University of New Hampshire
Animal & Nutritional Sciences
Mentor: Steve Torosian, Ph.D., Department of Microbiology
Pathogen Exposure of Consumers by Foodstuffs and Potential Methods to Lower Exposure
Food-borne illnesses are the result of ingesting pathogen-contaminated foods. Classified as moderate or severe, food-borne illnesses are characterized by symptoms such as chills, fever, muscle fatigue, diarrhea, and in severe cases, bloody diarrhea and/or thrombosis. In an effort to find solutions designed to lower the risks of contracting a food-borne illness, scientific studies have looked at the amount of pathogen exposure of consumers by foodstuffs and the levels at which exposure becomes detrimental to human health. Similar studies have been conducted to develop potential methods to lower pathogen load in foodstuffs.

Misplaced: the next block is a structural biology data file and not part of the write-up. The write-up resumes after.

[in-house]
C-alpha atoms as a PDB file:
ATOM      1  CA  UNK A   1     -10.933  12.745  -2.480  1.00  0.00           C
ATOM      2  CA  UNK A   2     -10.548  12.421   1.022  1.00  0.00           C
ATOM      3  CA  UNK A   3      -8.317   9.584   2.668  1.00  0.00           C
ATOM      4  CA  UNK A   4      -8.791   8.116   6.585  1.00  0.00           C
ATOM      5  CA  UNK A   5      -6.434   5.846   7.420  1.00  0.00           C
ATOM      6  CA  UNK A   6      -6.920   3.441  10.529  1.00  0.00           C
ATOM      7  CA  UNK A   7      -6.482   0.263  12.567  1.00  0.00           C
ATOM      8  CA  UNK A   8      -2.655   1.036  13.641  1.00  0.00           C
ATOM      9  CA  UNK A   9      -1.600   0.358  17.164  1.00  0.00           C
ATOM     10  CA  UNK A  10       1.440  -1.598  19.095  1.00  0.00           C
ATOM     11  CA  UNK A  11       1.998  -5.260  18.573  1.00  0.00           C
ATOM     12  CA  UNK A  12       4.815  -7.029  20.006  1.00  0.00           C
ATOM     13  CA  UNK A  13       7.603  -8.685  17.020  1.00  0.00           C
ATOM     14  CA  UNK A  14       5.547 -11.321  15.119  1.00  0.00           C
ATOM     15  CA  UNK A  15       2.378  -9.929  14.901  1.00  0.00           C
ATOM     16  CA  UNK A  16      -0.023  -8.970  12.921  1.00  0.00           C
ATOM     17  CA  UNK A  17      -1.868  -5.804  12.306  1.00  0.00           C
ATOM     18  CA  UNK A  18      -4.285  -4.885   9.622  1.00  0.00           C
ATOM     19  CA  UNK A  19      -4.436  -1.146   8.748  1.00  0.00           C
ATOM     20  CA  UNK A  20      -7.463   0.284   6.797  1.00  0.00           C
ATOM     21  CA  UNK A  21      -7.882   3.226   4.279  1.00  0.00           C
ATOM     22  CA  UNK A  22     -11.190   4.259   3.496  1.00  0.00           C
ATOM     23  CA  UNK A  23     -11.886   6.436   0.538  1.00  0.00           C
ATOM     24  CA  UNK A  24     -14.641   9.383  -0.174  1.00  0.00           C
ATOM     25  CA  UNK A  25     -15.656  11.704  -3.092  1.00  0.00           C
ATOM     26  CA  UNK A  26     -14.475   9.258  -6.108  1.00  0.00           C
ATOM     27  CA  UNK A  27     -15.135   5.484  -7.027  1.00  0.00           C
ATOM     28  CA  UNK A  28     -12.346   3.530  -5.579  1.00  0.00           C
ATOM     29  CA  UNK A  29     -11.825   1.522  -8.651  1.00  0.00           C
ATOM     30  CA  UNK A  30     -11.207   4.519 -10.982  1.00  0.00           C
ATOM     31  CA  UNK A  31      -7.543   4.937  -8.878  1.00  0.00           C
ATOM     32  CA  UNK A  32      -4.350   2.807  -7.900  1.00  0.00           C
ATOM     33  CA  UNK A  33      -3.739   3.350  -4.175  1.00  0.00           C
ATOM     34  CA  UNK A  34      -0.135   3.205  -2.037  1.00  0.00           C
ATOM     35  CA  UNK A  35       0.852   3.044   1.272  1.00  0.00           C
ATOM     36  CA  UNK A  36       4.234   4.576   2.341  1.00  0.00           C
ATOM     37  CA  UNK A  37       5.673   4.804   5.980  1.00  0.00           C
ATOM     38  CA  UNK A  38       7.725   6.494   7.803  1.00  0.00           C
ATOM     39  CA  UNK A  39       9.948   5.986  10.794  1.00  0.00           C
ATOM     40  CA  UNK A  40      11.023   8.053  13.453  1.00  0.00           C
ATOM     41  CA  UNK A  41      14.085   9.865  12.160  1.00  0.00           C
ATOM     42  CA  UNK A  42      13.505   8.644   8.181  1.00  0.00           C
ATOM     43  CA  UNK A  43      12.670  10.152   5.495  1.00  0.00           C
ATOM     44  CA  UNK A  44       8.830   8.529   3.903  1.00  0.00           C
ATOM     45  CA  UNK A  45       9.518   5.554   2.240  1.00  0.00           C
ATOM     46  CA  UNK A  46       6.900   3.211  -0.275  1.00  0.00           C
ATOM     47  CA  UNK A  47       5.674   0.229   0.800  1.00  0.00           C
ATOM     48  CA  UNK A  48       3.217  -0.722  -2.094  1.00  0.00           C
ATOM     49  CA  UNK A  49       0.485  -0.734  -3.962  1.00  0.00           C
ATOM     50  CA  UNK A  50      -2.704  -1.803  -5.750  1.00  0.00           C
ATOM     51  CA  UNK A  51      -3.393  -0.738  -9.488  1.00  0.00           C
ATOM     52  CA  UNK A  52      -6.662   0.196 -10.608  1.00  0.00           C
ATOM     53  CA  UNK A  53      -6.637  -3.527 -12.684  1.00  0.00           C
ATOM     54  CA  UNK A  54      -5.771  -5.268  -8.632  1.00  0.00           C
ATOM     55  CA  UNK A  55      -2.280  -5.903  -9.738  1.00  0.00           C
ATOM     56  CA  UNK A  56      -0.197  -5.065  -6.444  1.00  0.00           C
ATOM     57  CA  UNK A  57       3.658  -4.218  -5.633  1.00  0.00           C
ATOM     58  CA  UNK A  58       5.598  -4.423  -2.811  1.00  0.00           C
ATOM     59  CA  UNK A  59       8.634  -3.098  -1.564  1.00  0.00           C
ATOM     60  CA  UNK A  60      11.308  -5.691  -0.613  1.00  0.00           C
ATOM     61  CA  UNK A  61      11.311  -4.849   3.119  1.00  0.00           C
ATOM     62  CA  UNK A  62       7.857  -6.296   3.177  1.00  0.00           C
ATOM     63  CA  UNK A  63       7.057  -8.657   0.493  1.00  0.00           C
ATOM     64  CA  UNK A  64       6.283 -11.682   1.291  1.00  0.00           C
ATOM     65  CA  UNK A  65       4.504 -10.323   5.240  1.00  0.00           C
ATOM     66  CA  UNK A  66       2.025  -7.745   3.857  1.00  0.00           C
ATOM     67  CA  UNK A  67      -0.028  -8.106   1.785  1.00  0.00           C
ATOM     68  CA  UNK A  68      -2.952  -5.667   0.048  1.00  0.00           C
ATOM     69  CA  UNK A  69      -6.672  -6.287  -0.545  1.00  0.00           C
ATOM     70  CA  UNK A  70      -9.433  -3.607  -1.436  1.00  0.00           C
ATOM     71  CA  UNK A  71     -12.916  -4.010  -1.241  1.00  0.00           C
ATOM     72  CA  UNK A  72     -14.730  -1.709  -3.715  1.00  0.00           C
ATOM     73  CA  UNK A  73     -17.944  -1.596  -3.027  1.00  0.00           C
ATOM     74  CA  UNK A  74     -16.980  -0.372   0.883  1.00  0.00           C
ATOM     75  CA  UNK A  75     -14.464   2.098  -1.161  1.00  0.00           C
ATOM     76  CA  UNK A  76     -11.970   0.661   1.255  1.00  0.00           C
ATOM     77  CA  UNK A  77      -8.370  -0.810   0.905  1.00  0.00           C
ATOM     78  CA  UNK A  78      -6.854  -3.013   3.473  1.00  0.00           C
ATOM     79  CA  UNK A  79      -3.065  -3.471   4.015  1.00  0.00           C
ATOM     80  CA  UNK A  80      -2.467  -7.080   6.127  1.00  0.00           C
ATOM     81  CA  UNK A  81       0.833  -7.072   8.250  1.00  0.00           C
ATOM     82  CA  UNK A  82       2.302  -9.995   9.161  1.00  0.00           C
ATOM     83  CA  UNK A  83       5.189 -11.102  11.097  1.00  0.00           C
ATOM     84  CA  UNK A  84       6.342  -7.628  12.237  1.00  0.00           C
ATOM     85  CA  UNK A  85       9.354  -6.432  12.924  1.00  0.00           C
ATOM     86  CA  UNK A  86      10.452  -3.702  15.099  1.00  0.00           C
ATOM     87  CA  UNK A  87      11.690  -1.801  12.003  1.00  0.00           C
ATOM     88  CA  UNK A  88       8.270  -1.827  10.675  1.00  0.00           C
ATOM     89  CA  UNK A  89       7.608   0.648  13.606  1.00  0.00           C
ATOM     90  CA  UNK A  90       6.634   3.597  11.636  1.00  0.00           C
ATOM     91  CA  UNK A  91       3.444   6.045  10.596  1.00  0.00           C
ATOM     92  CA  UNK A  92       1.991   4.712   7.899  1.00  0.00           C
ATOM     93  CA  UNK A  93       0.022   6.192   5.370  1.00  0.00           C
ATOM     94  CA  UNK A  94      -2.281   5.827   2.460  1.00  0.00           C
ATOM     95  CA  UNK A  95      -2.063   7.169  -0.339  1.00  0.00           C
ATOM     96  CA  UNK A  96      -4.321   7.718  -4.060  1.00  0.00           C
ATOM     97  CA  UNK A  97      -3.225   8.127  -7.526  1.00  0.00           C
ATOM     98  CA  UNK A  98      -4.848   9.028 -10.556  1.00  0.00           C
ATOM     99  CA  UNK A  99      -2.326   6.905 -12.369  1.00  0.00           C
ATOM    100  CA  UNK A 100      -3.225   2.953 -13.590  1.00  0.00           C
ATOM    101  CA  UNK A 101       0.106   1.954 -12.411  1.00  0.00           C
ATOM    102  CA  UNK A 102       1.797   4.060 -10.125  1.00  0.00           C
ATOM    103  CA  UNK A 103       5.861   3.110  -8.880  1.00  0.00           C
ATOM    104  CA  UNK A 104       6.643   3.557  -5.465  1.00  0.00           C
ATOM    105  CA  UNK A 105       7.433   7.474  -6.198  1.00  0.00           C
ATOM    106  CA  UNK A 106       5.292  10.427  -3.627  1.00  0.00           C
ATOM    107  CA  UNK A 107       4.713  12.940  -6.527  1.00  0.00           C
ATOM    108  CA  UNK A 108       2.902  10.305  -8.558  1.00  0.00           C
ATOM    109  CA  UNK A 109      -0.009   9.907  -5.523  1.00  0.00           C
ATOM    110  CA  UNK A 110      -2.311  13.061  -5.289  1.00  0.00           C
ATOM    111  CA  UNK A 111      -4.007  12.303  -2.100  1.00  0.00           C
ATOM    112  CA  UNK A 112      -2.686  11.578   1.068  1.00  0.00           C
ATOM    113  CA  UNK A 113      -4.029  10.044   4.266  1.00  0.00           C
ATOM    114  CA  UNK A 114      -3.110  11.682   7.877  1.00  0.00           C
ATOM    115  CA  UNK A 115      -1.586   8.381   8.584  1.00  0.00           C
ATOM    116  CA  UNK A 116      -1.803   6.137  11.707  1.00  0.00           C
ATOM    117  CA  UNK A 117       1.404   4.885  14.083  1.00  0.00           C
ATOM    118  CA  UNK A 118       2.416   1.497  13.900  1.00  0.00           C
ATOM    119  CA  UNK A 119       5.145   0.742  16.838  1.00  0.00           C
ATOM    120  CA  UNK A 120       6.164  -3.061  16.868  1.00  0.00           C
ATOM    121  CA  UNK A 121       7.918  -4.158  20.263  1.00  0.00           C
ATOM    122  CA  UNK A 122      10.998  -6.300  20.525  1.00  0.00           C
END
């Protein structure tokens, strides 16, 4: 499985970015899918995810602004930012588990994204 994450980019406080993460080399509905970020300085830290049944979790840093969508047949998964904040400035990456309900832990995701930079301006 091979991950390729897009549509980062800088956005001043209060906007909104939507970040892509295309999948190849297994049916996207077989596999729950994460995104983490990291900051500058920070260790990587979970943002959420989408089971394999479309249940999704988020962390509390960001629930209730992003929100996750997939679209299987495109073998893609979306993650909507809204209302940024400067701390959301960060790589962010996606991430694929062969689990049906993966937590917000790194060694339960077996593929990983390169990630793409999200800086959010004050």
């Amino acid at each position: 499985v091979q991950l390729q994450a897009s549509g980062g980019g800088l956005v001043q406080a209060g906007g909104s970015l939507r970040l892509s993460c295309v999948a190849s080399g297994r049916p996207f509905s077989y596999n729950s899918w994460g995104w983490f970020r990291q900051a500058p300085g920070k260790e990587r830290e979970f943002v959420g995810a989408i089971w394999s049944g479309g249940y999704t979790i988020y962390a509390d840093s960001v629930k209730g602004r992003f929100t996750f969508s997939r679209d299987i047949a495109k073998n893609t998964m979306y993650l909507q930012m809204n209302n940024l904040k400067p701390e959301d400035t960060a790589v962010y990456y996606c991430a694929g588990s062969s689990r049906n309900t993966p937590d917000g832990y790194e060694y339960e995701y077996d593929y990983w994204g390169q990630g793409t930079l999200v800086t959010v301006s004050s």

The purpose of this study is to investigate the level of pathogen exposure of consumers by foodstuffs and develop potential methods to lower exposure. Tested foodstuffs were collected from two local markets and from the dining hall of a school in the Durham area. Eight different foods1 were tested in five separate weekly sessions. Twenty grams of each food was homogenized with eighty milligrams of dilute 1% tryptone broth. Homogenate solutions were pipetted into serial dilutions. Solutions were allowed for enrichment of coliforms, by evolution of gas in Durham tubes. Confirmation of Escherichia coli was performed by plating onto EMB agar. Positive coliforms were screened for E. coli O157:H7 on rainbow agar-selective/differential agar for E. coli 0157:H7. Further, dilutions of homogenate were placed on plate T-Soy agar for enumeration of aerobes. Dilutions of homogenate were plated on Salmonella Shigella agar, which is selective and differential for these organisms. Sub-sample of homogenate was filtered, sterilized, and inoculated onto monolayers of Buffalo Green Monkey Kidney Cells (BGMK) for enumeration of possible viral contaminants. One percent Sodium hypochlorite solution was a treatment method used for decontamination, but this method showed negative effects on foodstuff tissues. Various decontamination agents were used including UV light exposure and dilutions of vinegar, garlic, and herbs. After treatment, the foodstuffs were subject to the same assays as untreated foodstuffs. Results from this experiment showed that a wide variety of foods, ranging from fruits and vegetables to ground beef, tested positive for panthogenic and toxigenic bacterial strains. The universal presence of bacteria on tested foods suggests that there is a need for more thorough decontamination procedures on the part of producers, food handlers, and consumers. The results and decontamination methods showed in this experiment may be useful information to the general public and those in charge of developing food safety materials.